What is NY Disorderly Conduct under PL 240.20? – The Fast Law Firm (2024)

NY Disorderly Conduct charges are codified in New York PL 240.20. Frequently, the disorderly conduct charge is not what you are arrested for, rather it is the charge that the prosecutor offers to resolve your case.

For example, let’s say you are charged with Assault in the Third Degree (New York PL 120.00(1)). After reviewing the case file, speaking to the complainant and being persuaded by Defense Counsel, the prosecutor offers a plea to Disorderly Conduct (New York PL 240.20 (1)) with a conditional discharge.

Although you were never arrested for disorderly conduct, or charged with PL 240.20, if you are interested in accepting the plea, this charge will be added to the docket for the purposes of disposition. Frequently, this is done to avoid giving an individual a criminal record, while still allowing the case to remain on the individual’s criminal history for a limited time period.

What Exactly is NY Disorderly Conduct under PL 240.20?

There are seven different Disorderly Conduct charges under New York PL 240.20. All of them require that the individual has the intent to cause public inconvenience, annoyance or alarm, or recklessly creates a risk of such. Specifically, the seven New York Disorderly Conduct Charges are:

  1. Engaging in fighting or in violent, tumultuous or threatening behavior (PL 240.20(1)); OR
  2. Making unreasonable noise (PL 240.20(2)); OR
  3. In a public place, using abusive or obscene language, or making an obscene gesture (PL 240.20(3)); OR
  4. Without lawful authority, disturbing any lawful assembly or meeting of persons (PL 240.20(4)); OR
  5. Obstructing vehicular or pedestrian traffic (PL 240.20(5)); OR
  6. Congregating with other persons in a public place and refuses to comply with a lawful order of the police to disperse (PL 240.20(6)); OR
  7. Creating a hazardous or physically offensive condition by any act which serves no legitimate purpose (PL 240.20(7)).

Typically, when the plea to disorderly conduct is offered, the plea is offered to subsection (1). When allocuting before a judge to the disorderly conduct charge, the Judge will ask if on the date of the incident, “you admit to being disorderly.” What does being disorderly mean, exactly? Pretty much anything. A colleague used to say that whenever he is late for court – driving fast and weaving in and out of traffic, he is “disorderly” within the meaning of Penal Law 240.20.

Sentencing for NY Disorderly Conduct

New York’s Disorderly Conduct under Penal Law Section 240.20 is a violation and not a crime. Pleading guilty to a violation does not add to your criminal record. Additionally, pleading guilty to a violation will not subject you to enhanced punishment on any subsequent federal case as there are no criminal history points associated with NY Disorderly Conduct (PL 240.20). Additionally, pleading guilty to a disorderly conduct charge won’t subject you to enhanced penalties on any subsequent misdemeanors or felonies. New York Disorderly Conduct charges do not make you a predicate for felony charges.

Under New York Law, the charge of disorderly conduct can be punishable by:

  • Up to 15 days jail
  • Time Served (which can be as short as the time that it takes you to get processed)
  • A conditional discharge
  • An unconditional discharge
  • A fine (usually associated with a property crime – like making graffiti)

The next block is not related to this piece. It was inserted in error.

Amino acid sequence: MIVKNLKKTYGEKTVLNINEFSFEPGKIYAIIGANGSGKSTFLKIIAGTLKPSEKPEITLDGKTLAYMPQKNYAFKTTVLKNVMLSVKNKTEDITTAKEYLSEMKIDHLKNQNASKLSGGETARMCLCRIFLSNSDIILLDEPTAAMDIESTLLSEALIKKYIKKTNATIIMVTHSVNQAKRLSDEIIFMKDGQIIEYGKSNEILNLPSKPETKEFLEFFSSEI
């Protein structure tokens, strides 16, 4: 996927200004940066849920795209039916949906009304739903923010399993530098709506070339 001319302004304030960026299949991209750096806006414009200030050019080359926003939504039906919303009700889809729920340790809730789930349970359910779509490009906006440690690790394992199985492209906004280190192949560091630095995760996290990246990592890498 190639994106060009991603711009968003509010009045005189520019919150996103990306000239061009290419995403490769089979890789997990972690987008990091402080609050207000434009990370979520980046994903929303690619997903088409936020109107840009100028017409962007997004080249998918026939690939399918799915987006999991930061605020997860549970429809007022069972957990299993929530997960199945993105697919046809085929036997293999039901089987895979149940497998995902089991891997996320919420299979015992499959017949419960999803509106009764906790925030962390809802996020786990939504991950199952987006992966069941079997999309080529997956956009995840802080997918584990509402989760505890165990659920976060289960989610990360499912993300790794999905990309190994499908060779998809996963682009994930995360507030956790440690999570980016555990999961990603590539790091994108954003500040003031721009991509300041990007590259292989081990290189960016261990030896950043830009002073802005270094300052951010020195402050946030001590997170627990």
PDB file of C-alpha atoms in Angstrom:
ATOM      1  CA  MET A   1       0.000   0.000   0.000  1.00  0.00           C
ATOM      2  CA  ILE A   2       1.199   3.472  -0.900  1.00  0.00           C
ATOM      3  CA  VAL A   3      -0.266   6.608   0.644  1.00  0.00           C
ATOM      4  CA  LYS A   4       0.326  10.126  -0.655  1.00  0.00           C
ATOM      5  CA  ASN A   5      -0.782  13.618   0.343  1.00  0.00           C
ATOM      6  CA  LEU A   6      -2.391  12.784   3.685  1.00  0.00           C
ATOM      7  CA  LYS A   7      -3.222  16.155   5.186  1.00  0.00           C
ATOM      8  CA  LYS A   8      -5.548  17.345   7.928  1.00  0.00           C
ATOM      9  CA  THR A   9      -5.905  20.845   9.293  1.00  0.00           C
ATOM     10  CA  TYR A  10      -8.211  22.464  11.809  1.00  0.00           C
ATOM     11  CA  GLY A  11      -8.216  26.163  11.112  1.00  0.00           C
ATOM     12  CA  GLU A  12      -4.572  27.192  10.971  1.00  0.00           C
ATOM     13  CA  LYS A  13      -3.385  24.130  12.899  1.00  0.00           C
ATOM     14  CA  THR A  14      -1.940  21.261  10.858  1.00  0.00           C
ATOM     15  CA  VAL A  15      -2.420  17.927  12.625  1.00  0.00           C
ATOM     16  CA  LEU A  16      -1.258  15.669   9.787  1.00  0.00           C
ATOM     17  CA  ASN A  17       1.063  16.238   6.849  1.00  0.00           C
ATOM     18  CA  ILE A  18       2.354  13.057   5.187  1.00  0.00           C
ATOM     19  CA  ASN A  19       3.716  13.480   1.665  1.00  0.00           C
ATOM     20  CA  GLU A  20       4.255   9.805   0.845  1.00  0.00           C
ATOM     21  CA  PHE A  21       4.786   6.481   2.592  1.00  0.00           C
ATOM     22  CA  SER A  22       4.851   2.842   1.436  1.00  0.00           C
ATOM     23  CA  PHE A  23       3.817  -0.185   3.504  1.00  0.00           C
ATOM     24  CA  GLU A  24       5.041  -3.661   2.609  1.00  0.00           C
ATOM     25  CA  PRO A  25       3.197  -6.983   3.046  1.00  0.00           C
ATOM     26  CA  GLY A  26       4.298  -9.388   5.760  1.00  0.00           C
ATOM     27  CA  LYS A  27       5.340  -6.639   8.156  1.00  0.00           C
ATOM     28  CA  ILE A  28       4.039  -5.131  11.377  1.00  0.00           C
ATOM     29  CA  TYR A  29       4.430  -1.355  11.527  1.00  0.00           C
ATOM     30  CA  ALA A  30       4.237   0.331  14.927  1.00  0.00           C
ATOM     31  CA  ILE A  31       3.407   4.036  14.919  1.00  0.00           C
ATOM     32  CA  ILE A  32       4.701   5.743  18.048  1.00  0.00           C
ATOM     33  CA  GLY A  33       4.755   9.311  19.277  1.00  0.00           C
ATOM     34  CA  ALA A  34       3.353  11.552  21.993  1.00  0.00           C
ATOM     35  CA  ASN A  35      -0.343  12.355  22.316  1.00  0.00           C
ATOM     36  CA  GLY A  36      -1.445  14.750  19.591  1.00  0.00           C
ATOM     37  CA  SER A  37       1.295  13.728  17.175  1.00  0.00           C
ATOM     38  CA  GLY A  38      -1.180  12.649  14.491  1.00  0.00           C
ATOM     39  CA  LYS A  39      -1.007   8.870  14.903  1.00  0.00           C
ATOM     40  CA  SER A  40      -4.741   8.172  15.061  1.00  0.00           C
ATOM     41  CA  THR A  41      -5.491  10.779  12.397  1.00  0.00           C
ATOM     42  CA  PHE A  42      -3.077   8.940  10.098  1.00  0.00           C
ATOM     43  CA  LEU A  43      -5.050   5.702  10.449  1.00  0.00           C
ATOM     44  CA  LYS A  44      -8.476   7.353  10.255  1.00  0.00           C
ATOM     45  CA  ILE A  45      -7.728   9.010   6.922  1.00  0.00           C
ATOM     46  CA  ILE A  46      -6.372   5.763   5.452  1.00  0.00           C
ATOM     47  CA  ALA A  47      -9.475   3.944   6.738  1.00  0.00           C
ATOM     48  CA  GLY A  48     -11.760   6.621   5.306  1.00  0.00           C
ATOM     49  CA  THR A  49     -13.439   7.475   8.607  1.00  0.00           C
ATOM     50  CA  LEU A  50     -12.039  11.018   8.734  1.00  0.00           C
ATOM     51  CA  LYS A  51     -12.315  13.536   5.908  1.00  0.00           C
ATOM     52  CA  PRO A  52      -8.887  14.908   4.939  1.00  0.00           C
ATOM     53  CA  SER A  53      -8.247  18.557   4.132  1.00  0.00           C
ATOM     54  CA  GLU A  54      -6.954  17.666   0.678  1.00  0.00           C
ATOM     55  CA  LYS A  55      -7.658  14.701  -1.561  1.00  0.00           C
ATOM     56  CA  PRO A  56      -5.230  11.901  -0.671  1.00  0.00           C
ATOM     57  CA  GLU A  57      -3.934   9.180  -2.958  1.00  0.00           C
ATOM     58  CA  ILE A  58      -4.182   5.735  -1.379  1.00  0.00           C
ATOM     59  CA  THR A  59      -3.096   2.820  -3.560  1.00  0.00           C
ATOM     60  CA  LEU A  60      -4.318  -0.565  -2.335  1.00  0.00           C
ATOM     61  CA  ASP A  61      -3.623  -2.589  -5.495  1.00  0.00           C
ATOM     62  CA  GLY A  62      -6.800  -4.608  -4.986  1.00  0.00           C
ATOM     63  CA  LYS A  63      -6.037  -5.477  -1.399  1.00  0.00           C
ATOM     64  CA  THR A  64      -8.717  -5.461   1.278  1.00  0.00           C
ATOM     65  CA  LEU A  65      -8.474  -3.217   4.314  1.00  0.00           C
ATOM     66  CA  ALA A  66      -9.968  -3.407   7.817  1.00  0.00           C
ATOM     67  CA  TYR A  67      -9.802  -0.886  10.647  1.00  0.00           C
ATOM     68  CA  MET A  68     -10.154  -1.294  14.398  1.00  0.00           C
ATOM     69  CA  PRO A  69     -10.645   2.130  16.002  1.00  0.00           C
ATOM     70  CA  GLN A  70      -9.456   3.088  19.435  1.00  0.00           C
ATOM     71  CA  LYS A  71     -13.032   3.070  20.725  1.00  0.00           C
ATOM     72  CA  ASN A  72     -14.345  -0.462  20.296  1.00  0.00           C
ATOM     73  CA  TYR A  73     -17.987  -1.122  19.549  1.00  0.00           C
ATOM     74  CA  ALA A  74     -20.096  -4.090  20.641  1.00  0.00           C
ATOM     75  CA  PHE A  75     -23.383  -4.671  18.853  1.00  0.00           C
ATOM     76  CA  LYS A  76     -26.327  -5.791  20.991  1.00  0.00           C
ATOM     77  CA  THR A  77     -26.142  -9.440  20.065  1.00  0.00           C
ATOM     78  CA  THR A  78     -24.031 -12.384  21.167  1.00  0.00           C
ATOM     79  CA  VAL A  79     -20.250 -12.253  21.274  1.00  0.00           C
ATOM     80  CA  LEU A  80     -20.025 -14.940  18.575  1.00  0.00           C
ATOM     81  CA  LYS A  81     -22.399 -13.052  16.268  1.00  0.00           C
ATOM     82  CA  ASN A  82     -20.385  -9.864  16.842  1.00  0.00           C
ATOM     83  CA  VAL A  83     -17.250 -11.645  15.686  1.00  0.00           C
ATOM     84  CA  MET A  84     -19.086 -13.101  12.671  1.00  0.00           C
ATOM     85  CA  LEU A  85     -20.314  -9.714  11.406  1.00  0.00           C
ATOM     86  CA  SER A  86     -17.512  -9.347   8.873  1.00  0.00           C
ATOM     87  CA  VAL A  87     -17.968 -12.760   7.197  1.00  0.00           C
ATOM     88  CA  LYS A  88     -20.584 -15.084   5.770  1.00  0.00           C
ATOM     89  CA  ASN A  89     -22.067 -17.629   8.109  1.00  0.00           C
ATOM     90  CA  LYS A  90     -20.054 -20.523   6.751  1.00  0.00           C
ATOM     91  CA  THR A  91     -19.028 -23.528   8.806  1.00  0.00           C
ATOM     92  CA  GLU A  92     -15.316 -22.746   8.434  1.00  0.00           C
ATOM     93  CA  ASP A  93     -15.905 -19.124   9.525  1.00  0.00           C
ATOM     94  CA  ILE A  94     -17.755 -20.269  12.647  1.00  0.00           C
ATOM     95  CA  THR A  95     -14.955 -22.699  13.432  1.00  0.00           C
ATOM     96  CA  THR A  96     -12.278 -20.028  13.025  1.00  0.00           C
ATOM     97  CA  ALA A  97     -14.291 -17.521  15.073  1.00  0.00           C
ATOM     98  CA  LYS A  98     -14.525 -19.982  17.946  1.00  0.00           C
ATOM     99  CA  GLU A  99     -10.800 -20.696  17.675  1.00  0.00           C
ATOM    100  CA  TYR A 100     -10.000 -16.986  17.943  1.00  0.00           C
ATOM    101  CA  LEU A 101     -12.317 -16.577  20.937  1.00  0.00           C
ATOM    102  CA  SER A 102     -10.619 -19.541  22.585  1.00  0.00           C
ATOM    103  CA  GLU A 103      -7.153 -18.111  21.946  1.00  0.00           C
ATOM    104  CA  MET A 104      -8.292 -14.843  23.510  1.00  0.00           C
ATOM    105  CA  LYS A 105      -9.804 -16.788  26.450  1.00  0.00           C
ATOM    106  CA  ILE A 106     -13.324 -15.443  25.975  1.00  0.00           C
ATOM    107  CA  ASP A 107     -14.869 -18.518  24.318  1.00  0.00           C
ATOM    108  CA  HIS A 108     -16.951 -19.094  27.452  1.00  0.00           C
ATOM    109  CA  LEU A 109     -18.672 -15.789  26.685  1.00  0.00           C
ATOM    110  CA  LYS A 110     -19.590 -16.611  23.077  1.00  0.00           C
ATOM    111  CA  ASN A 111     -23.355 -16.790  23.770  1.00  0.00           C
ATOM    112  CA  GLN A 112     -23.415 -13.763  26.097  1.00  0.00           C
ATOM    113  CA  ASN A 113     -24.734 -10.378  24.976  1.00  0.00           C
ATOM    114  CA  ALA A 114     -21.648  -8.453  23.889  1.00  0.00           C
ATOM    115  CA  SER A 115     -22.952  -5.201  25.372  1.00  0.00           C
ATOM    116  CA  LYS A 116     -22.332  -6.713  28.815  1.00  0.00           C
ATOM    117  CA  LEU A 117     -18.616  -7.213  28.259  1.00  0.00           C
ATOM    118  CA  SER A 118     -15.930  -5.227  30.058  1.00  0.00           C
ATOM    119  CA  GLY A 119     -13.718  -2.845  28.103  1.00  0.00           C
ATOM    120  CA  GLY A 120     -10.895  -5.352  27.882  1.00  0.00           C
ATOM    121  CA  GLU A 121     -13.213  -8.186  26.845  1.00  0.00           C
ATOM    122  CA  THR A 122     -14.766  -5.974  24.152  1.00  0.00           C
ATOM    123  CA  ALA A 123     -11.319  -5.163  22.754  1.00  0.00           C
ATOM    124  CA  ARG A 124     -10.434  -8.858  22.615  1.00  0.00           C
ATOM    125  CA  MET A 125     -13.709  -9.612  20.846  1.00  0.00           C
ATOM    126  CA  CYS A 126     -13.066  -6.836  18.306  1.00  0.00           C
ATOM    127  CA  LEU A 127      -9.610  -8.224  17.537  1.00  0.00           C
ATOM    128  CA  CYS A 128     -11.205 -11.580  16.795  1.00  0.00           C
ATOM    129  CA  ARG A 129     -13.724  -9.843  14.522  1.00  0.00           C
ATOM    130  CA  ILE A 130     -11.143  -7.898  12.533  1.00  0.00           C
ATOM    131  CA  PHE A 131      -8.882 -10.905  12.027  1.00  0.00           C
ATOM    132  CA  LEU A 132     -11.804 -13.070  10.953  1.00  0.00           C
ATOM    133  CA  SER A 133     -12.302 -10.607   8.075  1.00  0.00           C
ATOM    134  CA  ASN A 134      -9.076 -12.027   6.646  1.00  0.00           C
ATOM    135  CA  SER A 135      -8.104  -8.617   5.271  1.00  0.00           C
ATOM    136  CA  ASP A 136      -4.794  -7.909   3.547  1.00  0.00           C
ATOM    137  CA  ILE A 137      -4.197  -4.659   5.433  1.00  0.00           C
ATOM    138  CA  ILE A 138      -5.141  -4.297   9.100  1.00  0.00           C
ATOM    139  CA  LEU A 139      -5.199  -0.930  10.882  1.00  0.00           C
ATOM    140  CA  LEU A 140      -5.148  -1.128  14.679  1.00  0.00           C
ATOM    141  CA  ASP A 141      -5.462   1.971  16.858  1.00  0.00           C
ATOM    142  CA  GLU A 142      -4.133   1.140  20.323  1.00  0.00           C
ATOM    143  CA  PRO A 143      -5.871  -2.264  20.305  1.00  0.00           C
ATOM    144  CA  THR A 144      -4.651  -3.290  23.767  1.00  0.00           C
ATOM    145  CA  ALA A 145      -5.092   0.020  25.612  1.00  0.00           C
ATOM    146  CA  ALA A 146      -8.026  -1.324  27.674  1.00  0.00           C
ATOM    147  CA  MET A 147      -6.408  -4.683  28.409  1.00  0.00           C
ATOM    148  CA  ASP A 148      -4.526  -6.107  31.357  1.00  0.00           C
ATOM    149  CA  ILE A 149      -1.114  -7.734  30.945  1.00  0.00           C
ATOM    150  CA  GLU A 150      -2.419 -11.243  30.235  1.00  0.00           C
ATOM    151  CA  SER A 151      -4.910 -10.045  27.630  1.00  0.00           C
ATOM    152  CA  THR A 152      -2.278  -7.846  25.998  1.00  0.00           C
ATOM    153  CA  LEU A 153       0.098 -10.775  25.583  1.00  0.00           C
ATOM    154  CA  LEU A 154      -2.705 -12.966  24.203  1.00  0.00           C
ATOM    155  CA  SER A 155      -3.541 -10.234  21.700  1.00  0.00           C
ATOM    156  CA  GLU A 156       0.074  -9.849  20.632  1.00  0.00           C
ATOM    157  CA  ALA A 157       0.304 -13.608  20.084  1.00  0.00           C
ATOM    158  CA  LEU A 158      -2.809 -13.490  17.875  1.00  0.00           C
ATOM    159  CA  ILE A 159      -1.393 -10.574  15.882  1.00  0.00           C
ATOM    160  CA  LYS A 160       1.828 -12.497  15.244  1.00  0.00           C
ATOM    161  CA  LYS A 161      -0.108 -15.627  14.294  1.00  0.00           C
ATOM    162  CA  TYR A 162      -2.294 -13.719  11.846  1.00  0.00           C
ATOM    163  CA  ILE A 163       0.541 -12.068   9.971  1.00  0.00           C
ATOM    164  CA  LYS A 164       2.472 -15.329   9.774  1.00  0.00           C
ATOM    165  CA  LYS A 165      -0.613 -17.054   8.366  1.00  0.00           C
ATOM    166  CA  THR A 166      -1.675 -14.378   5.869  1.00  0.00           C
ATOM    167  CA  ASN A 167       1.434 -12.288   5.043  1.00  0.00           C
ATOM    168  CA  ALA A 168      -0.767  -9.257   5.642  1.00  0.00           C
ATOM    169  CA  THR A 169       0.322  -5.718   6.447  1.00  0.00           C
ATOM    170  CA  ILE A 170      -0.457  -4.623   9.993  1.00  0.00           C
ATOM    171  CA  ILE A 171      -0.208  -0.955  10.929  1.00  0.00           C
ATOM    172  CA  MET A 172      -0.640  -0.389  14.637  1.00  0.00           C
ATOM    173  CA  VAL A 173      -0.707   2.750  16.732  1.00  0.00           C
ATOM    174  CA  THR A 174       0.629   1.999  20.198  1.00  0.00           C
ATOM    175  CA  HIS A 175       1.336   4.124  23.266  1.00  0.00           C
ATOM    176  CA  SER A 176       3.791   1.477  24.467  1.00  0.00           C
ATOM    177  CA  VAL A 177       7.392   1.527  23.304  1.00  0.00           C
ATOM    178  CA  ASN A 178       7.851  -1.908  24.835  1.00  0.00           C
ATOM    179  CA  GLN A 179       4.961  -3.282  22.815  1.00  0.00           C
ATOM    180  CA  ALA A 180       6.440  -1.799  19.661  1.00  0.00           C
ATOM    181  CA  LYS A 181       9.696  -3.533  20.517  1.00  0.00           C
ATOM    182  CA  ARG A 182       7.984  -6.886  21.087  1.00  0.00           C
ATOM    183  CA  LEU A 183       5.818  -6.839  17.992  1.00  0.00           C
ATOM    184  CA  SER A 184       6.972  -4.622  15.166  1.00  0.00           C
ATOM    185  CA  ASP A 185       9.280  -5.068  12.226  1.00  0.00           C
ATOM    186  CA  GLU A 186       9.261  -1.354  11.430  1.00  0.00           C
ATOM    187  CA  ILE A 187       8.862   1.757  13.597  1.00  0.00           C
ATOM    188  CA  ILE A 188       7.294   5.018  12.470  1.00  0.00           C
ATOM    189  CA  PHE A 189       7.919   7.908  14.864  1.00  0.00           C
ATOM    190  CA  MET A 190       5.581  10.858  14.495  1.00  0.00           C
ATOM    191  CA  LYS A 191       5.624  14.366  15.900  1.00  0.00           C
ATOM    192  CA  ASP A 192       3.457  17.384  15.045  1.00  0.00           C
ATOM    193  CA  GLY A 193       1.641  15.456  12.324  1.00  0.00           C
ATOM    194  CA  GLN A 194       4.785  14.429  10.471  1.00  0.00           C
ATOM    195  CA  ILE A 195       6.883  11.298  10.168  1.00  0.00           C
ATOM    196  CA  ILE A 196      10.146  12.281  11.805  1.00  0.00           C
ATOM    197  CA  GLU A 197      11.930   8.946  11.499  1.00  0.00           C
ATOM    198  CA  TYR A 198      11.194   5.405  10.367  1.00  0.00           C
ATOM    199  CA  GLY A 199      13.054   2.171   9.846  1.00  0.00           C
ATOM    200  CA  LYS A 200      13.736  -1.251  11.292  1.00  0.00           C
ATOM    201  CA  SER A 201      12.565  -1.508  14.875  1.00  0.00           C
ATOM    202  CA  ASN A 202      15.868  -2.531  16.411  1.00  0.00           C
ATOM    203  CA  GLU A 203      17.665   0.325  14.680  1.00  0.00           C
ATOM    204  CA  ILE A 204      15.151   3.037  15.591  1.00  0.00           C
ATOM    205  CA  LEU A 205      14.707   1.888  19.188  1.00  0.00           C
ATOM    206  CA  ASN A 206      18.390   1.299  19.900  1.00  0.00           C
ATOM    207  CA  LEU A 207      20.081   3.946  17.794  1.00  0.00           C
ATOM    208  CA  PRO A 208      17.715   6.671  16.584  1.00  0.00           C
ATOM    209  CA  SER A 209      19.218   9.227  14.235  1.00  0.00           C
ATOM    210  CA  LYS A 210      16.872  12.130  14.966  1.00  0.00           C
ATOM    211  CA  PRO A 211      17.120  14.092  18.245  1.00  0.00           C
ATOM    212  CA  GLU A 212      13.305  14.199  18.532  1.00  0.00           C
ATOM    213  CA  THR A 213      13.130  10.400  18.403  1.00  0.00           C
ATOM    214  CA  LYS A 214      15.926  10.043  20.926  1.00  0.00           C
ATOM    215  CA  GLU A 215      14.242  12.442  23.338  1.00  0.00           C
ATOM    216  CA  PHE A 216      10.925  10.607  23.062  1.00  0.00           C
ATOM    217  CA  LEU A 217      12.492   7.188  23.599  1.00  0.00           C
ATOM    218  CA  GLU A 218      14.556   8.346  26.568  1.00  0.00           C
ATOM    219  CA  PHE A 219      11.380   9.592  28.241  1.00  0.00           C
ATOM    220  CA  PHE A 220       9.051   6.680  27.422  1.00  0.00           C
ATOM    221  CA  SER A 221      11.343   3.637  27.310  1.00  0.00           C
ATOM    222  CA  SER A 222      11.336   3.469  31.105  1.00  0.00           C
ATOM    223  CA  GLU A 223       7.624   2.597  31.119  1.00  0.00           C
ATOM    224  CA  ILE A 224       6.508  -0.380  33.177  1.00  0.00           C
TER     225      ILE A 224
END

• Restitution (also associated with property crime, intended to make the victim whole)
  • Forfeiture (proceeds of criminal activity)

Or a combination of these. In practicality, disorderly conduct charges rarely result in jail time, unless the plea is offered instead of a misdemeanor with jail time because of mitigating circ*mstances – typically immigration reasons.

Does NY Disorderly Conduct Conviction Stay on My Record?

NY Disorderly Conduct under Penal Law 240.20 stays on your record for one year from the time that you take the plea. Then, it should be automatically sealed from your criminal record. However, law enforcement agencies when checking your background would still be able to see your disorderly conduct conviction and the underlying arrest charges. All other entities conducting your background checks, besides law enforcement would not be able to see your conviction for New York Penal Law 240.20, after it comes off your criminal record.

In theory, NY disorderly conduct violations under Penal Law 240.20 should come off your criminal record automatically after the expiration of that one year time period. However, that is not always the case. If you are applying for a new job that has a background check, child adoption or have any other life milestone that will require someone to review your criminal record, it is better to be safe than sorry and check your criminal history yourself first. It’s easy to do yourself, you don’t need a lawyer, and it’s relatively inexpensive.

How to Confirm That NY Disorderly Conduct is Off My Record?

To confirm whether NY disorderly conduct, PL 240.20 conviction has been taken off your record, you will need to request a criminal record check (also known as requesting your “rap sheet”). One of the ways to get your rap sheet is through the Federal Bureau of Investigation. The fee for the service is $18, and you can either apply for the FBI criminal record check online or through a U.S. Post Office.

You will be required to submit your fingerprints to the FBI for them to run them through their database and provide you with everything that comes back to your fingerprints. This will also include any sort of professional or weapons licensed that you’ve applied for that also required your fingerprints.

Steps for Requesting Your Rap Sheet from the FBI

STEP 1: REVIEW FBI FORM AND FILL IT OUTYou can review the form and submit your rap sheet request directly to the FBI. You can also apply through an approved channeler, which will also fingerprint you. However, additional costs will apply if going through an approved channeler. STEP 2: GET FINGERPRINTEDIf requesting a rap sheet directly from the FBI, you will also need to provide fingerprints. FBI will accept FD-258 fingerprint cards on standard white stock. You can get fingerprinted by your local police department, but make sure to call ahead as not all precincts do it. New York City Police Department, for example does fingerprinting at some precincts and at the Headquarters. STEP 3: PAY PROCESSING FEEThe cost to request a rap sheet from the FBI is $18. You can apply for a fee waiver. STEP 4: SUBMIT APPLICATION AND WAITOnce you submit your application, fingerprints and the fee, you wait to receive a response. If you are submitting electronically, the return time is 3 to 5 days. If you are submitting the request via mail you should expect to wait approximately 12 weeks.